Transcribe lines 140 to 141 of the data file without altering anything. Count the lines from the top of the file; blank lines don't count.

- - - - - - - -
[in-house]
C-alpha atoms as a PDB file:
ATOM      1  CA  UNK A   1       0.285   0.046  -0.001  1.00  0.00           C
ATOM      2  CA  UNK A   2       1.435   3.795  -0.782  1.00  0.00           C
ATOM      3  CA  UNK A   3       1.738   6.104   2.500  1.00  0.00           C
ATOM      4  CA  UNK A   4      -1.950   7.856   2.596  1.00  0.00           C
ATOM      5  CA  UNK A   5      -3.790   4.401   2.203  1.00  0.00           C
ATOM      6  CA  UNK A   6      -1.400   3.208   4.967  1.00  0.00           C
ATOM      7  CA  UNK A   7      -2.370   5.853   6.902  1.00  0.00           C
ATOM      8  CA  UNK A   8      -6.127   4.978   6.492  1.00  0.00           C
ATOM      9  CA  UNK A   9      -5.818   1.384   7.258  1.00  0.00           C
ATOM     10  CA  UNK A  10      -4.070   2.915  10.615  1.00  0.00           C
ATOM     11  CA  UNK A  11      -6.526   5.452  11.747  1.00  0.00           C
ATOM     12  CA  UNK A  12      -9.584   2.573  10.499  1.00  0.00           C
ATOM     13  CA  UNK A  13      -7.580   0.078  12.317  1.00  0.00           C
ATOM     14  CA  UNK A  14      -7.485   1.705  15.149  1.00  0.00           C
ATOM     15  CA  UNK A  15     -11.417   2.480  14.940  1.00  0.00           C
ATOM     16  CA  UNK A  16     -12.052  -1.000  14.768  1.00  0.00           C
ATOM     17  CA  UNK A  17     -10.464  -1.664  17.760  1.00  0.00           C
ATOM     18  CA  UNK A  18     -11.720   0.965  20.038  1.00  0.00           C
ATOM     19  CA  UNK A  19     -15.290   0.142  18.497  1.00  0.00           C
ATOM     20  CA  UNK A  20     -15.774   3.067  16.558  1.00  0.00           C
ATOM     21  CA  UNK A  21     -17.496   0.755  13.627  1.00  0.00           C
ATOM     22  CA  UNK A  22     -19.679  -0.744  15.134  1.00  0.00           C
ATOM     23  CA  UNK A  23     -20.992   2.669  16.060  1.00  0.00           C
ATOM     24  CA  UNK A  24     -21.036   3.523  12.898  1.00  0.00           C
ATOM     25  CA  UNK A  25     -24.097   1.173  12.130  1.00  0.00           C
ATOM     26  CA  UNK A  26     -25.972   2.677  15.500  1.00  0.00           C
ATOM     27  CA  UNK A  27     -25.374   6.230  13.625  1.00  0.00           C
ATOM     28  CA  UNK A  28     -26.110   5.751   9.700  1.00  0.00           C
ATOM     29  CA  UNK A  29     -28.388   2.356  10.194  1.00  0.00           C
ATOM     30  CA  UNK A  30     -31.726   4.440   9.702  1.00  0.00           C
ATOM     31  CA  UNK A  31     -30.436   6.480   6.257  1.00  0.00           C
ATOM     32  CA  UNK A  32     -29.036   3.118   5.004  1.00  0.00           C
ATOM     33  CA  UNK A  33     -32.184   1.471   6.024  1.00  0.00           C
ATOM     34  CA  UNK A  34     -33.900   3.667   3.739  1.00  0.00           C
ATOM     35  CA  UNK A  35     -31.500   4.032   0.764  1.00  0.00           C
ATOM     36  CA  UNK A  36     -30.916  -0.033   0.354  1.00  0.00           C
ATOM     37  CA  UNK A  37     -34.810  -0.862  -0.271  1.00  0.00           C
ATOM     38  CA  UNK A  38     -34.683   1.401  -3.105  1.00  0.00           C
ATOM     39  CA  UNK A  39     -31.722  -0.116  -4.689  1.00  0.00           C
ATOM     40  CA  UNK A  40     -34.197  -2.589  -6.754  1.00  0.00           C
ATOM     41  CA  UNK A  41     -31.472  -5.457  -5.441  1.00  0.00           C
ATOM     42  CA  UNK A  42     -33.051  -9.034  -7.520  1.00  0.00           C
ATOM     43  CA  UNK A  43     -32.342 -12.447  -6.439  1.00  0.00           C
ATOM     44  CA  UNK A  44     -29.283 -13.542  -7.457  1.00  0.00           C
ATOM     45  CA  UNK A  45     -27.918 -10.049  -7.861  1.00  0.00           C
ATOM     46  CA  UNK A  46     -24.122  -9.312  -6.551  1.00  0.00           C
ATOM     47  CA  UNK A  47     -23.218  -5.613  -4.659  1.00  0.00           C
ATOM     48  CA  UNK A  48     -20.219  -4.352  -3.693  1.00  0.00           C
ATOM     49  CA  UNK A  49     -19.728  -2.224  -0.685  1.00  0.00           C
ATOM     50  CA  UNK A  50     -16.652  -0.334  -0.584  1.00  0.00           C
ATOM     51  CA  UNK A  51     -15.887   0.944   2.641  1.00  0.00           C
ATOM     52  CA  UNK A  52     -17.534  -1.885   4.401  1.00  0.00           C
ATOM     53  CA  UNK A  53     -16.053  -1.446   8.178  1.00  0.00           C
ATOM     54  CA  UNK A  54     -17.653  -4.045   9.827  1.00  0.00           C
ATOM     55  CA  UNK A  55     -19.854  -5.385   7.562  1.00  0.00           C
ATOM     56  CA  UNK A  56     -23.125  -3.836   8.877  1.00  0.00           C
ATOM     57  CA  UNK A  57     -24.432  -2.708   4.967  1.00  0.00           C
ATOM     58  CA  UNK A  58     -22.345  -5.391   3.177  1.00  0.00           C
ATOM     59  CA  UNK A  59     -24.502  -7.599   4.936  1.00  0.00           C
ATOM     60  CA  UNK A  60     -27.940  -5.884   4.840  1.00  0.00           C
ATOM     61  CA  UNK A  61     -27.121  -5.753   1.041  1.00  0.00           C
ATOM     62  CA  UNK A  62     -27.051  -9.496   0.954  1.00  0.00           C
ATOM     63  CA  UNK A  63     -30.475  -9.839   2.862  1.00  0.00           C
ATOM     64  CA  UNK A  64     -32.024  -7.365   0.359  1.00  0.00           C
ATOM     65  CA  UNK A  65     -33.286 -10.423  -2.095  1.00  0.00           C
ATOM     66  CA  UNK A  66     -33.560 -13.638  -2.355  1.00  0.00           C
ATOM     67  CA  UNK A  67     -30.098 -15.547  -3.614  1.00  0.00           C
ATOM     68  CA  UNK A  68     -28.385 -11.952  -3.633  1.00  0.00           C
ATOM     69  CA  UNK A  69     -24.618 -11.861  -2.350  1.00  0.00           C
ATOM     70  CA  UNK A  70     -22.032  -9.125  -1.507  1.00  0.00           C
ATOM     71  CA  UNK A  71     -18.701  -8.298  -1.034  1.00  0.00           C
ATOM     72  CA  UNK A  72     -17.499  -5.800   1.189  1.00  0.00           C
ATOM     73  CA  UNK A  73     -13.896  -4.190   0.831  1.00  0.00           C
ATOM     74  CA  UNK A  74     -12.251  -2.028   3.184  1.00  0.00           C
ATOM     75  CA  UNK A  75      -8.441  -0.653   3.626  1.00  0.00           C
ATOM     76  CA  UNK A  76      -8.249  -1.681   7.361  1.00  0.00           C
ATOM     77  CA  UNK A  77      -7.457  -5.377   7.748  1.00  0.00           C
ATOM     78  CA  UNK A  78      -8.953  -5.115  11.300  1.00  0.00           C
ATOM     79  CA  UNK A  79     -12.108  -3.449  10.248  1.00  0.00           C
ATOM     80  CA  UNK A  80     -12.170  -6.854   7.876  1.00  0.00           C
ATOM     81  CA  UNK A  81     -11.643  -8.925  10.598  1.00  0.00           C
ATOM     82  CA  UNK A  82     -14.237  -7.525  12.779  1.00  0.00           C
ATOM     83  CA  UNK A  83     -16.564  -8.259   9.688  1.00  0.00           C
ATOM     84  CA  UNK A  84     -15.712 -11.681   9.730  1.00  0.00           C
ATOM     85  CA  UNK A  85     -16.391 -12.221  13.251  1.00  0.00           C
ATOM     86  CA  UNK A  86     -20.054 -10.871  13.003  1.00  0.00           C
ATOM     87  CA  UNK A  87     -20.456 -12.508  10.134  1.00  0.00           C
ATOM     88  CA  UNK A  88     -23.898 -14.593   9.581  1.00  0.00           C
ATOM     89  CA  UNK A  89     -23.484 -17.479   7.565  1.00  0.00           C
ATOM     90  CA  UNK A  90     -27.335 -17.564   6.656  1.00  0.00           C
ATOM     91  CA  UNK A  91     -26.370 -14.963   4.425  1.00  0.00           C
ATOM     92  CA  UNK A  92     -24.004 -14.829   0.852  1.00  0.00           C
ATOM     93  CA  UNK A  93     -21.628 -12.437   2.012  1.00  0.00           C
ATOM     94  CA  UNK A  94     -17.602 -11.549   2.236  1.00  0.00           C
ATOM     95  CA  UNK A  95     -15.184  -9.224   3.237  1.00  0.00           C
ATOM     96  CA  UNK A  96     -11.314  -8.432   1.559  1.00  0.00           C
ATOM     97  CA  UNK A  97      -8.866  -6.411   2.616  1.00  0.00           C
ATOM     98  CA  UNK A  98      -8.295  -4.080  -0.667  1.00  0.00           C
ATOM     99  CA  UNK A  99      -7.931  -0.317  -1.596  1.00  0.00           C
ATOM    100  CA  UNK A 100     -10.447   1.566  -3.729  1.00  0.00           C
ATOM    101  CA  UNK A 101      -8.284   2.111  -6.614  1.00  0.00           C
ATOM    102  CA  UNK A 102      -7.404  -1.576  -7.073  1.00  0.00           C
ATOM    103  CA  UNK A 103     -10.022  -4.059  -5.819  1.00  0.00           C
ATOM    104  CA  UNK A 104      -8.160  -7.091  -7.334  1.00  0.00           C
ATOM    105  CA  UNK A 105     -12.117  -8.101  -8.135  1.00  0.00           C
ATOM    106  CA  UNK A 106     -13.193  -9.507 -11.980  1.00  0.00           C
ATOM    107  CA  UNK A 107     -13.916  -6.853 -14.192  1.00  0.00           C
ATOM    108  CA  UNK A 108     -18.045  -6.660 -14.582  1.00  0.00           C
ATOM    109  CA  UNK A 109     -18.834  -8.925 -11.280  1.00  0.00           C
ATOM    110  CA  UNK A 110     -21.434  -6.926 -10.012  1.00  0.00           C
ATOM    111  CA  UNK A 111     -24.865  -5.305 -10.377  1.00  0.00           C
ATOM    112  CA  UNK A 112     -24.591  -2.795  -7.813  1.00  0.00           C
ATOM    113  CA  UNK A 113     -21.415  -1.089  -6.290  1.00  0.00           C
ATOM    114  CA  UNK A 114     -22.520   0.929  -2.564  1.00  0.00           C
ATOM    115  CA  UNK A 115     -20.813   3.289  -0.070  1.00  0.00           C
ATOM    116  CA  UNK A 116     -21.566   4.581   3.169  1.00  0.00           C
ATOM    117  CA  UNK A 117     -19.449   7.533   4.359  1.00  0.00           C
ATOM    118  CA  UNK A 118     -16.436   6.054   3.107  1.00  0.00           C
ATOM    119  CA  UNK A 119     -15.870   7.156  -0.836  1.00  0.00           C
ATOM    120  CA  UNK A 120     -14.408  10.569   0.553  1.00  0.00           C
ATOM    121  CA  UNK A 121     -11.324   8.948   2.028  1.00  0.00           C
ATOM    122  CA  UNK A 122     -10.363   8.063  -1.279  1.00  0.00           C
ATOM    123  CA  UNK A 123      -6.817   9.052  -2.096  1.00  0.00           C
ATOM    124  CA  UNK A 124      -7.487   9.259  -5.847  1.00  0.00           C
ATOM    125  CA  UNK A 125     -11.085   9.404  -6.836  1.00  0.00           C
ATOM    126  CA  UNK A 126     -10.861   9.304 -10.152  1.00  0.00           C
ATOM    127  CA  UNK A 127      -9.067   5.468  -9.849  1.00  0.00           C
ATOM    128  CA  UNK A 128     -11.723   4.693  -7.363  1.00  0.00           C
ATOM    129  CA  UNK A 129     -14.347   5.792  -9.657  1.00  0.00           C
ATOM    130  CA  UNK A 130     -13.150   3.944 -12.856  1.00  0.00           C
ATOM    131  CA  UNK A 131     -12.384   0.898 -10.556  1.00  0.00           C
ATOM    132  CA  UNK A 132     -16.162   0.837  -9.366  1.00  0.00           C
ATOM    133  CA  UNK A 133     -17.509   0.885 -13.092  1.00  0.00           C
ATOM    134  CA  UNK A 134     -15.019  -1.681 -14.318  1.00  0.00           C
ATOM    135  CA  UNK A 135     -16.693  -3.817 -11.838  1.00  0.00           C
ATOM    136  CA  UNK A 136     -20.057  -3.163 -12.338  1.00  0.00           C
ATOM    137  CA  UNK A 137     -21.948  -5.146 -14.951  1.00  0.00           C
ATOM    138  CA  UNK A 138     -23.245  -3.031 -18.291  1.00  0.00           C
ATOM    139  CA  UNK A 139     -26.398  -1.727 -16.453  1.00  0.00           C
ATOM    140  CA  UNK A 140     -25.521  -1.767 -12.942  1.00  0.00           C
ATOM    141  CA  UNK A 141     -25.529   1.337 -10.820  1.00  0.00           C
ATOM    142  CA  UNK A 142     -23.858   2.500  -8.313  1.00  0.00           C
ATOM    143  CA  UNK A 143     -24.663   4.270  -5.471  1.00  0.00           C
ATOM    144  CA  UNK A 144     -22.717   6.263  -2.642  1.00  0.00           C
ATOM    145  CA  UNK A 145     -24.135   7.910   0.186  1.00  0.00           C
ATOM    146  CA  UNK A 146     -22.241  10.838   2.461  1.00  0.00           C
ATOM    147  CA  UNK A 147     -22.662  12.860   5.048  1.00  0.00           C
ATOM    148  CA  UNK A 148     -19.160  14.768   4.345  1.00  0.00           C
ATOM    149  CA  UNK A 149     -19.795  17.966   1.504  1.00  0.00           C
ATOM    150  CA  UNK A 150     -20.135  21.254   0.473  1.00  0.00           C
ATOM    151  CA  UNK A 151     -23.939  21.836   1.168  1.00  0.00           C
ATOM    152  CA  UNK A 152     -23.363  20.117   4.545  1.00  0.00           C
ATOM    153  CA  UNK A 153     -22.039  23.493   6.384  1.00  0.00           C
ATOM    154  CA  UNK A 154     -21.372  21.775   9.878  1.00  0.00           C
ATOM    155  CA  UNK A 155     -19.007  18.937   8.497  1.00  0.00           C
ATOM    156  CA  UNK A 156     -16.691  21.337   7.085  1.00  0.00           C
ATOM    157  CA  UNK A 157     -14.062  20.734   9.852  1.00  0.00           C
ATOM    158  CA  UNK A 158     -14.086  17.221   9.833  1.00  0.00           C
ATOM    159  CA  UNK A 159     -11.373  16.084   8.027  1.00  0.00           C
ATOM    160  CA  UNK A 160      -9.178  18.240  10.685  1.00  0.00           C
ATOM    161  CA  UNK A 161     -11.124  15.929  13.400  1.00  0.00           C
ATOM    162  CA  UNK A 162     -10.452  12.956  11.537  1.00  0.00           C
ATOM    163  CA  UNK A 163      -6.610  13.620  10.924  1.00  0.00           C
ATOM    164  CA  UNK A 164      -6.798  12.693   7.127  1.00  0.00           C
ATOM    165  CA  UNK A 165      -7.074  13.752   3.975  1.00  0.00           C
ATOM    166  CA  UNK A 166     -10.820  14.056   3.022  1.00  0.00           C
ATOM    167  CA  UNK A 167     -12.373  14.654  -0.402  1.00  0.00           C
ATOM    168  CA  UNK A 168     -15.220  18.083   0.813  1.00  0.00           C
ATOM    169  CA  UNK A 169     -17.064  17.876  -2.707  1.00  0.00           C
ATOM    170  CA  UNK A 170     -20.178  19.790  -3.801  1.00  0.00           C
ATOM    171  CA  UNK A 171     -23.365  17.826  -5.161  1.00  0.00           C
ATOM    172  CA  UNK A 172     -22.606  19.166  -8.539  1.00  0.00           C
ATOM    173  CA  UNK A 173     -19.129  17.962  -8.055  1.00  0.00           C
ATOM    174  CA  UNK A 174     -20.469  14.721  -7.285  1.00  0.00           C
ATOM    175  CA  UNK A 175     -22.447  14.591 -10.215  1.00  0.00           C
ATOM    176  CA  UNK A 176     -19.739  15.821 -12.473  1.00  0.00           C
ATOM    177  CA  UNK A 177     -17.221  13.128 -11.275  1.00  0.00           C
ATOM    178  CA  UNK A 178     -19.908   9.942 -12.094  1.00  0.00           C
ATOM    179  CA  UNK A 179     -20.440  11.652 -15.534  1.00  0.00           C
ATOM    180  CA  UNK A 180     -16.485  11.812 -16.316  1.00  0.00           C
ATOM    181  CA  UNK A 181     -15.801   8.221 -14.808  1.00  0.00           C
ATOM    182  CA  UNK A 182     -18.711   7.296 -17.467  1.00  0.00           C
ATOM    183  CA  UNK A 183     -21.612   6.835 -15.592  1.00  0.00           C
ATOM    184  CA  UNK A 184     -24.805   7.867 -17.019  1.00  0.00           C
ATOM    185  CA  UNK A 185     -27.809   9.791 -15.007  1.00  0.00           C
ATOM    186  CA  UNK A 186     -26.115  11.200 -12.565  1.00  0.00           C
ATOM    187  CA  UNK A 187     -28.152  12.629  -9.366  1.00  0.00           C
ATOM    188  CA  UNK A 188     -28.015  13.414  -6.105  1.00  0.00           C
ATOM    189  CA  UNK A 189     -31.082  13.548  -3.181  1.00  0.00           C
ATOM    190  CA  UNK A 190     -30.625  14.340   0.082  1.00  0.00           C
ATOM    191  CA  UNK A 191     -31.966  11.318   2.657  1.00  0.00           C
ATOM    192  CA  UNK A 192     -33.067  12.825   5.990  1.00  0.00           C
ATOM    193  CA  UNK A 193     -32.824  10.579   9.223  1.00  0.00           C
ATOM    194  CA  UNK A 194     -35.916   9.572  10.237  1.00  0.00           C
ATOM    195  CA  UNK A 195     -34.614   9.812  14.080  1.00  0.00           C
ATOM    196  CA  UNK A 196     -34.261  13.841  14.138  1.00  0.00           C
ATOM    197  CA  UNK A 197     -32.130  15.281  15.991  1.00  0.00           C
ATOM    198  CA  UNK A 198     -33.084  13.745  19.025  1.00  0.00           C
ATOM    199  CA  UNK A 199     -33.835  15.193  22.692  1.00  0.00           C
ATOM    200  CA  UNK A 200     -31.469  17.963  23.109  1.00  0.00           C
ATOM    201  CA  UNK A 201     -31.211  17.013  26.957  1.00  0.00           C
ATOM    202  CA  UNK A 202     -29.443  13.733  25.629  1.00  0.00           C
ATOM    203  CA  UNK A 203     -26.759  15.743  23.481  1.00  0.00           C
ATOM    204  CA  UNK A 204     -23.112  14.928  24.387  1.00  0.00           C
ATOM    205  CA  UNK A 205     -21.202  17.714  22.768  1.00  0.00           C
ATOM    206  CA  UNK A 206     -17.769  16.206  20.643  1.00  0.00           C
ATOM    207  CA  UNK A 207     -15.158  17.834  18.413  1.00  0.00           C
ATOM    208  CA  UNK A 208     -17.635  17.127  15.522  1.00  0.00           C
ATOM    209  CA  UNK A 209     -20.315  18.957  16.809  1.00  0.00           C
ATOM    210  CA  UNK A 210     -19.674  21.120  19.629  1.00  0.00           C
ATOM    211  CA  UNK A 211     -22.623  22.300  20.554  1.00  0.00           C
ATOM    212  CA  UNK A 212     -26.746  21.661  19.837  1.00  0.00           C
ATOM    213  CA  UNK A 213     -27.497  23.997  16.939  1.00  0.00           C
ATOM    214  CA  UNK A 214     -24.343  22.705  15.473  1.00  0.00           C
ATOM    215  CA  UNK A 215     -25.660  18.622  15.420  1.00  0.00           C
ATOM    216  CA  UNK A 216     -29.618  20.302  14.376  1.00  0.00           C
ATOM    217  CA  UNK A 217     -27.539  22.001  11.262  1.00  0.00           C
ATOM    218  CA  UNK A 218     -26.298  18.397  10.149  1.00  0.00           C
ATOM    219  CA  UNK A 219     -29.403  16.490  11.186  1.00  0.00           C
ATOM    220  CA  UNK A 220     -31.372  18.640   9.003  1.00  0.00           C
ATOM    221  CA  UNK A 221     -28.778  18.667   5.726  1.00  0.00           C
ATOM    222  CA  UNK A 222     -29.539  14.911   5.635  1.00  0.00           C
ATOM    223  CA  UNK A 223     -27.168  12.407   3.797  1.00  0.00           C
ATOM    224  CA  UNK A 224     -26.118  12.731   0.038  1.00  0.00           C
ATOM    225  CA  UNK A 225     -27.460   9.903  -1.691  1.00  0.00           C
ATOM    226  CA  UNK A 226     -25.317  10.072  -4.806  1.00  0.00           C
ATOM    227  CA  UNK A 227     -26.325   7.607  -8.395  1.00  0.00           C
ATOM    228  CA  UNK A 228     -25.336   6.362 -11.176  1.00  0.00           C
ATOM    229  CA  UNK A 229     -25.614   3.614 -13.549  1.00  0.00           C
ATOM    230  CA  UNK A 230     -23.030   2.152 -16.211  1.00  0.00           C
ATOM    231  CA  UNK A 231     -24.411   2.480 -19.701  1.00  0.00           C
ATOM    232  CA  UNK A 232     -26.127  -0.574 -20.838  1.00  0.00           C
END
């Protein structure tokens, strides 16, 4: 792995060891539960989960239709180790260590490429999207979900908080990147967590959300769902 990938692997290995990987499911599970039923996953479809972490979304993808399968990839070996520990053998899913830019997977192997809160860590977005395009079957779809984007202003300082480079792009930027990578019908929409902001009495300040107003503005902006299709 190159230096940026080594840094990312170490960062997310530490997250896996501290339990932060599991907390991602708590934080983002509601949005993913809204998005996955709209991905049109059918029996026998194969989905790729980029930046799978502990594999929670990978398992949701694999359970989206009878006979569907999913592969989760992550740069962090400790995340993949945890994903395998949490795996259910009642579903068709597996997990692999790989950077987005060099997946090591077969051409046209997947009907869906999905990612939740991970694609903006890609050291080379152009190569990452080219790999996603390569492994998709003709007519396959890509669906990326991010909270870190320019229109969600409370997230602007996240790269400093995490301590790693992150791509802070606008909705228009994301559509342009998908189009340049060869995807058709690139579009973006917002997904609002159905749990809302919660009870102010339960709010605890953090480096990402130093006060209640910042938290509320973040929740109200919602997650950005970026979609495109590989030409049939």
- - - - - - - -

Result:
ATOM    138  CA  UNK A 138     -23.245  -3.031 -18.291  1.00  0.00           C
ATOM    139  CA  UNK A 139     -26.398  -1.727 -16.453  1.00  0.00           C